Dispatch 9 (Sept. 26, 1998)

     Gina’s best friend, who lives in South Texas ("back home" as she calls it), is named Angie.
     Angie is here for the weekend, staying with Gina as the Malaysian roommate is once again MIA, staying at her boyfriend’s apartment where he lives alone. Watching them in the early afternoon, as they fussed over casual clothes to wear to the Old Pecan Street Festival, their yin and yang qualities began to become apparent. Where Gina is spiritual in her art and her appreciation of world culture and the exotic, Angie is very much about the here and now. Where Gina admires the earthy thoughts of the Wiccans and the rhythms of the Gipsy Kings, Angie is about Life’s Little Instruction Book and Sarah Maclachlan.
     Angie is also more sisterly, asking me a dozen questions in the first five minutes I met her. She asked about my family, my romances (two parents, one brother, two serious ex-boyfriends) and what’s fun to do in Austin.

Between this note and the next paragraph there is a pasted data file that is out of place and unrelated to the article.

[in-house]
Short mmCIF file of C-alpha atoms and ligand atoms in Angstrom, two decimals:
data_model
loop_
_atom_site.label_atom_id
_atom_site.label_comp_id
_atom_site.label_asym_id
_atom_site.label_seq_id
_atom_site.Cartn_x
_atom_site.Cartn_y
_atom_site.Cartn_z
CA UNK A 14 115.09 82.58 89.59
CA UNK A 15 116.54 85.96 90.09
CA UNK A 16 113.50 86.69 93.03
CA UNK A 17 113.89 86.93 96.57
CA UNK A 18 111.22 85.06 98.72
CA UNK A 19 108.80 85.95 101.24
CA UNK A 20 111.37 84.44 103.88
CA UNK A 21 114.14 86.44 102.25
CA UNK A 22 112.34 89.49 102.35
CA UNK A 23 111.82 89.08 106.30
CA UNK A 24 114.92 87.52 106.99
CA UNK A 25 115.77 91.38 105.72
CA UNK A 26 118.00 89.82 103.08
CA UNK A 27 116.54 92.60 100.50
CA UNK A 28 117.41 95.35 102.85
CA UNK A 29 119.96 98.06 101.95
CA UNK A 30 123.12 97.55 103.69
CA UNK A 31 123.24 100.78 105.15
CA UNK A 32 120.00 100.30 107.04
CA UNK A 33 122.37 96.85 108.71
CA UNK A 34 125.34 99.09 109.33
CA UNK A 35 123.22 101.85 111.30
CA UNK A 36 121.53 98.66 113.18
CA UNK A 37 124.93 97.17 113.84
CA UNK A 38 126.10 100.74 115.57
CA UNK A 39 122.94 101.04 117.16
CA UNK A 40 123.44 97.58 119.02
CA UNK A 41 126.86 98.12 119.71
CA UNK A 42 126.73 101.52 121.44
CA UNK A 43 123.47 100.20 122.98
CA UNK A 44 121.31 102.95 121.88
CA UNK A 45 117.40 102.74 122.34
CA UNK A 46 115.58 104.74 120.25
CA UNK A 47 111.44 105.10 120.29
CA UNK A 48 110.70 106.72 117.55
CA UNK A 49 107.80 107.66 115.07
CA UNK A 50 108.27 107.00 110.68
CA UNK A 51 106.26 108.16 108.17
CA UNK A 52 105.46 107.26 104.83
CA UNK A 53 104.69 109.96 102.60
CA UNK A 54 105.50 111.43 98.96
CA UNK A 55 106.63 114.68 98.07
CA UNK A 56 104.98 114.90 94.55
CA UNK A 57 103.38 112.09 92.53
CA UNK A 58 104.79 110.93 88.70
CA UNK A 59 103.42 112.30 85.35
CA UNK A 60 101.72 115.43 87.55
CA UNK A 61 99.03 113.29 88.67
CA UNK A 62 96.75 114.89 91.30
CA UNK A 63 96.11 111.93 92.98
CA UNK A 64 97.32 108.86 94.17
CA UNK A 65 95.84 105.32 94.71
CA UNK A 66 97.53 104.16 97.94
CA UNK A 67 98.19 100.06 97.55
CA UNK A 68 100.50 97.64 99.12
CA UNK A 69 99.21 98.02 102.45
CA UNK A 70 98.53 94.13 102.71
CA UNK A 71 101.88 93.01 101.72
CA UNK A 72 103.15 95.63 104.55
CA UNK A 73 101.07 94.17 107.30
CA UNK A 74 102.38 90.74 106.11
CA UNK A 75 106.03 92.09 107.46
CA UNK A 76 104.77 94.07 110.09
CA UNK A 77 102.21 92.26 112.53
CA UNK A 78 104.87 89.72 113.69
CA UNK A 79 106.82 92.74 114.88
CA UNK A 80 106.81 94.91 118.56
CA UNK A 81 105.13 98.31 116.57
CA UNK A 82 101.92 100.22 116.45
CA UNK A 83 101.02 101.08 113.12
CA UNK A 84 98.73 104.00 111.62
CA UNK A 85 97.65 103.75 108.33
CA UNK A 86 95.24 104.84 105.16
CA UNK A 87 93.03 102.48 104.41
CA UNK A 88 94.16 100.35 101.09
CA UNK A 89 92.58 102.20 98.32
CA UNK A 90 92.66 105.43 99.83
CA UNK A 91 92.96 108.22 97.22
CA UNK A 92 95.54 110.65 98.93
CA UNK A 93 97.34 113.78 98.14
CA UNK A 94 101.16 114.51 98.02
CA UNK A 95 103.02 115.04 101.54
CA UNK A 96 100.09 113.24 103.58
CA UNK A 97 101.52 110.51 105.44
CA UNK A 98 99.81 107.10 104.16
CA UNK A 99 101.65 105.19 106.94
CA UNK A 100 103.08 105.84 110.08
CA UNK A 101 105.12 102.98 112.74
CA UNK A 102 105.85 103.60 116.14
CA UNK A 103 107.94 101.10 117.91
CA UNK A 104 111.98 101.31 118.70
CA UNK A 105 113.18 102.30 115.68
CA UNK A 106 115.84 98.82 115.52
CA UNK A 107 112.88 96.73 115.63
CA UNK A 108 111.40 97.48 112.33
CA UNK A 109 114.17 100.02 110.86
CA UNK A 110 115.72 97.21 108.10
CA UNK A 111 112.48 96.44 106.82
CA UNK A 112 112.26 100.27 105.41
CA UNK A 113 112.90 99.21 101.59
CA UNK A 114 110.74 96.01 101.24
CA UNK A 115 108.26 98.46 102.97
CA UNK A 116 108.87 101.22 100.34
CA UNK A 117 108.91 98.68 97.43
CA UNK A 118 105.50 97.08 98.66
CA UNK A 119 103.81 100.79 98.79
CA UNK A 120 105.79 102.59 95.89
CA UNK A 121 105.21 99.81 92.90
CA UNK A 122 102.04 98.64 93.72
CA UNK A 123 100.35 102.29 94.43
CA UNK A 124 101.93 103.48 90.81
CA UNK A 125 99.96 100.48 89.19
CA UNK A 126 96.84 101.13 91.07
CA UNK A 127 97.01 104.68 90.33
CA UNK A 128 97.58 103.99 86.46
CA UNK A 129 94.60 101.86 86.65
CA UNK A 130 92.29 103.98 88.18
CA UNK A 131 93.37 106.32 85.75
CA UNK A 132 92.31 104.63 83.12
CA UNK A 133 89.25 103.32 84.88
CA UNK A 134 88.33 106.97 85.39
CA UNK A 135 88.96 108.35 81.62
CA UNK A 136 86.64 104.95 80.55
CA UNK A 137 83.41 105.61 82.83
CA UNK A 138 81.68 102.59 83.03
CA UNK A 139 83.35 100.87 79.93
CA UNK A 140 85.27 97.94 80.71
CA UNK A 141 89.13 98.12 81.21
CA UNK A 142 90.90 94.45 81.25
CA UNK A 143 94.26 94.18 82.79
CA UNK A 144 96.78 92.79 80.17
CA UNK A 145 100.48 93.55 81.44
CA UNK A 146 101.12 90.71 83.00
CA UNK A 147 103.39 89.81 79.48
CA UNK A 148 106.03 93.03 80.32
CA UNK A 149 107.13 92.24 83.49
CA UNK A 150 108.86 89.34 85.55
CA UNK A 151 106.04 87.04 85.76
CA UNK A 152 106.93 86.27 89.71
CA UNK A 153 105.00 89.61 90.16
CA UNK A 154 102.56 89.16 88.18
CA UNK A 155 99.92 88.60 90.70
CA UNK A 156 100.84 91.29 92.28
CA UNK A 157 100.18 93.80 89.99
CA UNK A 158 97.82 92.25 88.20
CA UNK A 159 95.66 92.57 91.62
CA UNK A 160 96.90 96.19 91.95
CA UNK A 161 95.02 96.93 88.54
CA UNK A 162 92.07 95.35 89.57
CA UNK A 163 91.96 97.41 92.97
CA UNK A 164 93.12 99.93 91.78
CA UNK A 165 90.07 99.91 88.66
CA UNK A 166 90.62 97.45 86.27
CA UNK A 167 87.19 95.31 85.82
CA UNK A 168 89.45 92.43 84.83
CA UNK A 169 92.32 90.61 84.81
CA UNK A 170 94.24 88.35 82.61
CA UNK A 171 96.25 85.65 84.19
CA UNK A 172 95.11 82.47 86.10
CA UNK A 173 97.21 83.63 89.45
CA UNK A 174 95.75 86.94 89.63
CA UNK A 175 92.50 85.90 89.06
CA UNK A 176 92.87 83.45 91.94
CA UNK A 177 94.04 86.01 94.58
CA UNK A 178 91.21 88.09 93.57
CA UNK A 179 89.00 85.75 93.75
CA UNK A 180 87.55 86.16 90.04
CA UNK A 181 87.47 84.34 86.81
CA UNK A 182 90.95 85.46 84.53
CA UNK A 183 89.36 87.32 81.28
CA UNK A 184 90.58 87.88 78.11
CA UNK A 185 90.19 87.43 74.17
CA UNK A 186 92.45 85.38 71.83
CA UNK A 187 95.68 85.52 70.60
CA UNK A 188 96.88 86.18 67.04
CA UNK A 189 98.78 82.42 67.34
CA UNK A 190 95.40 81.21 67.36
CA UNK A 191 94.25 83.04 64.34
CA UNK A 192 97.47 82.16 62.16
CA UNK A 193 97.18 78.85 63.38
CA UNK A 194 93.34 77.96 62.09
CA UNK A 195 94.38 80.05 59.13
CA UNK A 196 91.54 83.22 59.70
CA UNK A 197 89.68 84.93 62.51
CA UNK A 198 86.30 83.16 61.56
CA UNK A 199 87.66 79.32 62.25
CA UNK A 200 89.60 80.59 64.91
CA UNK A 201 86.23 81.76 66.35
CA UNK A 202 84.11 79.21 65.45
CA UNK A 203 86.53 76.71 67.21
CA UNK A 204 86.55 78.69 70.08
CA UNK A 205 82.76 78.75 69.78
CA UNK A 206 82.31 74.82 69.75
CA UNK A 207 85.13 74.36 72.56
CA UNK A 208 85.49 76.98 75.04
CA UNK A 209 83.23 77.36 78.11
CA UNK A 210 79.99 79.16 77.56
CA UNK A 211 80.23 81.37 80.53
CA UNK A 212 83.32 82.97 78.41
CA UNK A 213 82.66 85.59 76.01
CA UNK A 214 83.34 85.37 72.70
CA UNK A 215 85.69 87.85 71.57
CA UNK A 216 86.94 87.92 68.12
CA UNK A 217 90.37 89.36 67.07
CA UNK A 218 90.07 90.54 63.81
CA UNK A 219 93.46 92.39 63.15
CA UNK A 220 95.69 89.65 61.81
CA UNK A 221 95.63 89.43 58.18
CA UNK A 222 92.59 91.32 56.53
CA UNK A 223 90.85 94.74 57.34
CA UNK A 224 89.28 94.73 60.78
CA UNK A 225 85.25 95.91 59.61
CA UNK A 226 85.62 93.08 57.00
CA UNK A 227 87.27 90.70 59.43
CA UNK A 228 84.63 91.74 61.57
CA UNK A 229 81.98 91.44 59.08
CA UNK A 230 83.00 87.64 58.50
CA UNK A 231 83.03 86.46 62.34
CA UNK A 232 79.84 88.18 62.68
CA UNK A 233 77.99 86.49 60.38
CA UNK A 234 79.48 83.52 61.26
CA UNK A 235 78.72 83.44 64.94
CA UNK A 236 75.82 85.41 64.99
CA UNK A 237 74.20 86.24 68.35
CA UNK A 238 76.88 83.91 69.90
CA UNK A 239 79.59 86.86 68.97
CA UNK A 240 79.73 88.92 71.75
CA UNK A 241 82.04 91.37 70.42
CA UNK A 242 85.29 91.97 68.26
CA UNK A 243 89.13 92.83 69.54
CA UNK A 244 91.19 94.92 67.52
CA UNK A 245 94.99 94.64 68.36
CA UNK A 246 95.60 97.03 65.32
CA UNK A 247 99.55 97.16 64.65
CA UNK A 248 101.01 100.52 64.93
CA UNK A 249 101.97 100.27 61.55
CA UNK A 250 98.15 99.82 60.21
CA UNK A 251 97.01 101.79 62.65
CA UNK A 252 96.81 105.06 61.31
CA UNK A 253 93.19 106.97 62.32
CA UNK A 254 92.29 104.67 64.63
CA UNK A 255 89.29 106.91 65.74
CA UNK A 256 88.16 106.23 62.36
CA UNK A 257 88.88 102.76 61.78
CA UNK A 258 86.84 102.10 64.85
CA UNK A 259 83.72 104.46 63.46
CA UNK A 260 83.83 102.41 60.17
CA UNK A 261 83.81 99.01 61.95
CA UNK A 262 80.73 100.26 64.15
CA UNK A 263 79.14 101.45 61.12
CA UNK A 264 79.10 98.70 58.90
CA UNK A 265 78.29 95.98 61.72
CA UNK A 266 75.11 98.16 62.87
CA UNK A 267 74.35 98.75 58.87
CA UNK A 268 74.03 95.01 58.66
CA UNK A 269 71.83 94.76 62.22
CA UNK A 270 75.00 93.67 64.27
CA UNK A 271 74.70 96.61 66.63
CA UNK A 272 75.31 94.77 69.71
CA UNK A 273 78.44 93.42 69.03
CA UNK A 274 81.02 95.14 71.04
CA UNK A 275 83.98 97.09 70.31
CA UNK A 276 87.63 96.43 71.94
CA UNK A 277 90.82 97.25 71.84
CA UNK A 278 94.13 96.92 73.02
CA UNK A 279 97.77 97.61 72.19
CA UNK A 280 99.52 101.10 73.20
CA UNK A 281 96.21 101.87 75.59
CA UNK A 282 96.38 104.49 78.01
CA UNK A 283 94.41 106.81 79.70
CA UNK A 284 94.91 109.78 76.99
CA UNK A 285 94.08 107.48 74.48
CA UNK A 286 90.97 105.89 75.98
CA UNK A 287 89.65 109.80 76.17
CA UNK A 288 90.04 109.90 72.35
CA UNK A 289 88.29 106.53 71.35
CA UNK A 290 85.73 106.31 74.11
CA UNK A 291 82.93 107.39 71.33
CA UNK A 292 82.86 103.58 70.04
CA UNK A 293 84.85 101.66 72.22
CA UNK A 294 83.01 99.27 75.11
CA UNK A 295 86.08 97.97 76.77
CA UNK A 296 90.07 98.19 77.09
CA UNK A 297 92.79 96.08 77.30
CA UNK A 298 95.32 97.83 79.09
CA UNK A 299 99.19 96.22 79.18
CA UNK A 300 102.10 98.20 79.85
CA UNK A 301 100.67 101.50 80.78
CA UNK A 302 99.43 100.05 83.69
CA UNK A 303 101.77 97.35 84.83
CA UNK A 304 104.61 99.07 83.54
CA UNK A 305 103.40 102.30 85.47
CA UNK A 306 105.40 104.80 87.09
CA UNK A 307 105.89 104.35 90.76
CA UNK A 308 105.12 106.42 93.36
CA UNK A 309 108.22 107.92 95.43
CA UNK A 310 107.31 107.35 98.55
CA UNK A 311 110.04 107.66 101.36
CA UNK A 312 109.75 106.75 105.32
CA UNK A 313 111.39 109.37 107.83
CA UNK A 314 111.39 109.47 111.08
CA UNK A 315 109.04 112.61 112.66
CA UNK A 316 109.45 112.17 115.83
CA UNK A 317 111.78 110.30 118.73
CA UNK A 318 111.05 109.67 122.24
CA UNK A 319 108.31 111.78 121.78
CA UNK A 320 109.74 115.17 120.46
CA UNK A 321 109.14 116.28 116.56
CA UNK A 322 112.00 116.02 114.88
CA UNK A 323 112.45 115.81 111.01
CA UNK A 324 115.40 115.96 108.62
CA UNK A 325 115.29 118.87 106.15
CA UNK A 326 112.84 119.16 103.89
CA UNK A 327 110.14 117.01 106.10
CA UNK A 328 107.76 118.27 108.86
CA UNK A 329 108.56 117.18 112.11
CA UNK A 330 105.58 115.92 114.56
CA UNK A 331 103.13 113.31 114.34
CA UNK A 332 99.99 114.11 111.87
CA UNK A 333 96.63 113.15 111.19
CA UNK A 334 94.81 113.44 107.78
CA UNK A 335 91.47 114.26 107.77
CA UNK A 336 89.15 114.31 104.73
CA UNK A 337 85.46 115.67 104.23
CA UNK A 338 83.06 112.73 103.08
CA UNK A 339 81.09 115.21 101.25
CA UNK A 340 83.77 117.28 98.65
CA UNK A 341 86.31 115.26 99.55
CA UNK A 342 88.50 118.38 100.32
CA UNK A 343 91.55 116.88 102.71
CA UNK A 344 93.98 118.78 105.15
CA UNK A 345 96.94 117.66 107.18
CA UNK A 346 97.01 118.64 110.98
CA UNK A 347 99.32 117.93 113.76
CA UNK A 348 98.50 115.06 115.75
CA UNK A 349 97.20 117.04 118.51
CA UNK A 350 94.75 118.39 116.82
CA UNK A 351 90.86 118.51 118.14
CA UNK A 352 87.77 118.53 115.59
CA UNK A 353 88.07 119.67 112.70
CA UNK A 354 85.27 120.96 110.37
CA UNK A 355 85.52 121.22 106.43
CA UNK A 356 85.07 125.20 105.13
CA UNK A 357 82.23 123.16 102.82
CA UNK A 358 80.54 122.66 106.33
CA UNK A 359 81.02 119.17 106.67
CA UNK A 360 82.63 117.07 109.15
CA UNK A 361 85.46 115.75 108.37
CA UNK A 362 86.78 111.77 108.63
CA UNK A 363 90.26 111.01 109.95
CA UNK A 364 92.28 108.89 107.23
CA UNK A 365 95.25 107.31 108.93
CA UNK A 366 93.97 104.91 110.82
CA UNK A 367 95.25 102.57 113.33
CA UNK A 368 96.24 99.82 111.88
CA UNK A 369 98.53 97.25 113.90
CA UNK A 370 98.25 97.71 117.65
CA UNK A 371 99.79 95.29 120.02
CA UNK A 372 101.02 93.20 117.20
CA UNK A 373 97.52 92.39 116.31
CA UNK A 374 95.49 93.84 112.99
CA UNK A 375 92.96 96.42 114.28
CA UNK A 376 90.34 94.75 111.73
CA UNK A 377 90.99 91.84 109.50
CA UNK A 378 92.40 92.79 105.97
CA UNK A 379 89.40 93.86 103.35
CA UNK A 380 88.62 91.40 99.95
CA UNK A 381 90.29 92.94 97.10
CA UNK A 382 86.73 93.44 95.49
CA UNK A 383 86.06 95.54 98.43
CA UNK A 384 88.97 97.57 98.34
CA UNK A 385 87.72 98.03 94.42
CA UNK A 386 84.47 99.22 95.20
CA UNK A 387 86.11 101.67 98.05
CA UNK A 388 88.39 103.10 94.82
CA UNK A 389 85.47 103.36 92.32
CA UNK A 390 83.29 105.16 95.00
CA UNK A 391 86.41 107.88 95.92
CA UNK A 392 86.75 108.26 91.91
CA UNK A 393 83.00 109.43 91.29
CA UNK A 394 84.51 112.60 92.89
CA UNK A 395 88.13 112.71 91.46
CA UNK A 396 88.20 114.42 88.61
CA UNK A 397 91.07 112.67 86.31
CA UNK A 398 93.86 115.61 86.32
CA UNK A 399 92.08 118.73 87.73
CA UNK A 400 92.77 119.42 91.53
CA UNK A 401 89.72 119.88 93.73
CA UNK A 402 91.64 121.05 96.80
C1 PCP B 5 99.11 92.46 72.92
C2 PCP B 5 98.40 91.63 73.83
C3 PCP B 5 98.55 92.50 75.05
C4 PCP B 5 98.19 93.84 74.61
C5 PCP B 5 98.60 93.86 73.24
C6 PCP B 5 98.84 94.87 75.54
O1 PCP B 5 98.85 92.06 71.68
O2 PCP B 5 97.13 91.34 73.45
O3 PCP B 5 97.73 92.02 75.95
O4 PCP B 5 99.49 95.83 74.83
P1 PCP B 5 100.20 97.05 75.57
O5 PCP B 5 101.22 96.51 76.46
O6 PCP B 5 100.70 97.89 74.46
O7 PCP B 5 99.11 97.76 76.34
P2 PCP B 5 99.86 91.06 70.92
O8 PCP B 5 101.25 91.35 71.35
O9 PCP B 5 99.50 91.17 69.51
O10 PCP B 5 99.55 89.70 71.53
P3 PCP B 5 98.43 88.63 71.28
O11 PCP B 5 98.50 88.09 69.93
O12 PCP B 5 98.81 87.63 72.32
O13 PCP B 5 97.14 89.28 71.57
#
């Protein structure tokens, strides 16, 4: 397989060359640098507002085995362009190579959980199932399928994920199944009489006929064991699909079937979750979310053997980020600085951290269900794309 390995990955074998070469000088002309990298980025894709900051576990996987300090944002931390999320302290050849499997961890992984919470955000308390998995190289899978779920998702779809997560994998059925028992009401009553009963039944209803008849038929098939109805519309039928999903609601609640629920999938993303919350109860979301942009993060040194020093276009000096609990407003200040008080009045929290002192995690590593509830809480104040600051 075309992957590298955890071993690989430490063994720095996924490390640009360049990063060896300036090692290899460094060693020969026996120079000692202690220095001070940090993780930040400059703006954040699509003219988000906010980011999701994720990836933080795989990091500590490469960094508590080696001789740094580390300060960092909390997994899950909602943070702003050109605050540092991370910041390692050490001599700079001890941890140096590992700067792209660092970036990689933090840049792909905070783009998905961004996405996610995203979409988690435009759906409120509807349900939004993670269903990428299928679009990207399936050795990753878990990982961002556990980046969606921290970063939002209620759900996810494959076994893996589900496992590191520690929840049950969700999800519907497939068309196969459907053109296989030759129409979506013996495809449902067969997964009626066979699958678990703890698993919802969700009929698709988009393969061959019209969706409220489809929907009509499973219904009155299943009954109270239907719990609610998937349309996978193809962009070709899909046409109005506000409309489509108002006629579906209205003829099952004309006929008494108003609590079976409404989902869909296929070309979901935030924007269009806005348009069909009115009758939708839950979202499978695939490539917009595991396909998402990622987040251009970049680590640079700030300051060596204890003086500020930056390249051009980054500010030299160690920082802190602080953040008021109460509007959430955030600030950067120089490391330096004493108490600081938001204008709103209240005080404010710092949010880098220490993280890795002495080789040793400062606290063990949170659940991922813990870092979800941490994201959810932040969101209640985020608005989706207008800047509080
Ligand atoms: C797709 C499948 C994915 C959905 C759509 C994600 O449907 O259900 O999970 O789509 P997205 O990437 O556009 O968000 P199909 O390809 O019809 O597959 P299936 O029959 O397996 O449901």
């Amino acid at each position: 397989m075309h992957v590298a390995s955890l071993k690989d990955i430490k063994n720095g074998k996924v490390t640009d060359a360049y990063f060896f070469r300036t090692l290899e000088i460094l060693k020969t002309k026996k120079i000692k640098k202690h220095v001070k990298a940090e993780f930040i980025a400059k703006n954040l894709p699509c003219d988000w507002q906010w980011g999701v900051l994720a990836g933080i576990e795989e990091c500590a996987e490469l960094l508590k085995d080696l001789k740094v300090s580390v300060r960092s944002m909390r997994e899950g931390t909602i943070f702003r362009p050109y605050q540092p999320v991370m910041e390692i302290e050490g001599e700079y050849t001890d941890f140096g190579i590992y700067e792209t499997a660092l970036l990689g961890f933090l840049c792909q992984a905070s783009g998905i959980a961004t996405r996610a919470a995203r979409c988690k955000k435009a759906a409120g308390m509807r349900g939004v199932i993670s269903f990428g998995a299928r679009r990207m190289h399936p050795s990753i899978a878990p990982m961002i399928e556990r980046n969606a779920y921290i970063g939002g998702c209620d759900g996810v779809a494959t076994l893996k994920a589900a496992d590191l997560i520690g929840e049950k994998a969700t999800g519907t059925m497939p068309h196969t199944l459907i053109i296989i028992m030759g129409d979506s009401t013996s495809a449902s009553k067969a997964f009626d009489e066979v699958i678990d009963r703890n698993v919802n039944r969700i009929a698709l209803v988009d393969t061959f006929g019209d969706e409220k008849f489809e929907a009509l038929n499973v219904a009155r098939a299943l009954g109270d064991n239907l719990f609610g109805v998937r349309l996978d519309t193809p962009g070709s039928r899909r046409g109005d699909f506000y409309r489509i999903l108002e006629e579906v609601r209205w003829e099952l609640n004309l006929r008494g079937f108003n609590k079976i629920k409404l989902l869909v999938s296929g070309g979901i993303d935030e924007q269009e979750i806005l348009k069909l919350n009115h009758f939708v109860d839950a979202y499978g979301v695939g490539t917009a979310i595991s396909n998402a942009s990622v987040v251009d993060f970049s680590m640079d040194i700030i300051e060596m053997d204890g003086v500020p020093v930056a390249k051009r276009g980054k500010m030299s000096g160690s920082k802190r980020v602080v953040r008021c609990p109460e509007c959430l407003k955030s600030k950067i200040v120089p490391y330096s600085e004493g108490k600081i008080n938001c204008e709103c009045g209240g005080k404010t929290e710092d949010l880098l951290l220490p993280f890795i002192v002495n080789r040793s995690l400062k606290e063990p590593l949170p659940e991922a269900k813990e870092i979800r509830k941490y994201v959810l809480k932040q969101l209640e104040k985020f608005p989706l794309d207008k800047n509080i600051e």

"Not just clubs and art galleries," she said to me, mock whispering even as Gina stood within earshot, pulling her hair into a clip. "A good movie theater or a place to shoot pool!" Angie said.
     We drove to Sixth street. It had rained in the morning and the air was damp and hot, the invisible sizzle enveloping us. The street was blocked to traffic the way it is on Friday nights, but instead of drunken fratboys and tequila-shot hipsters, the patrons wielded strollers, plain t-shirts with countless tacky slogans ("I may be drunk but you’re ugly and I’ll be sober in the morning") and the ubiquitous cheap plastic cups of Shiner Bock.
     Each booth for the first stretch seemed to come right out of a Martha Stewart Community College course. Wood planks with cute nature carvings, wall hangings with wisdom of the ages about cat ownership, and lots of pottery and candles. Is it just me or has incense gone the way of the Guns ‘n Roses poster? Instead we have scented candles and people who still use incense now are most likely trying to cover a smell of pot so strong the candles alone won’t mask it.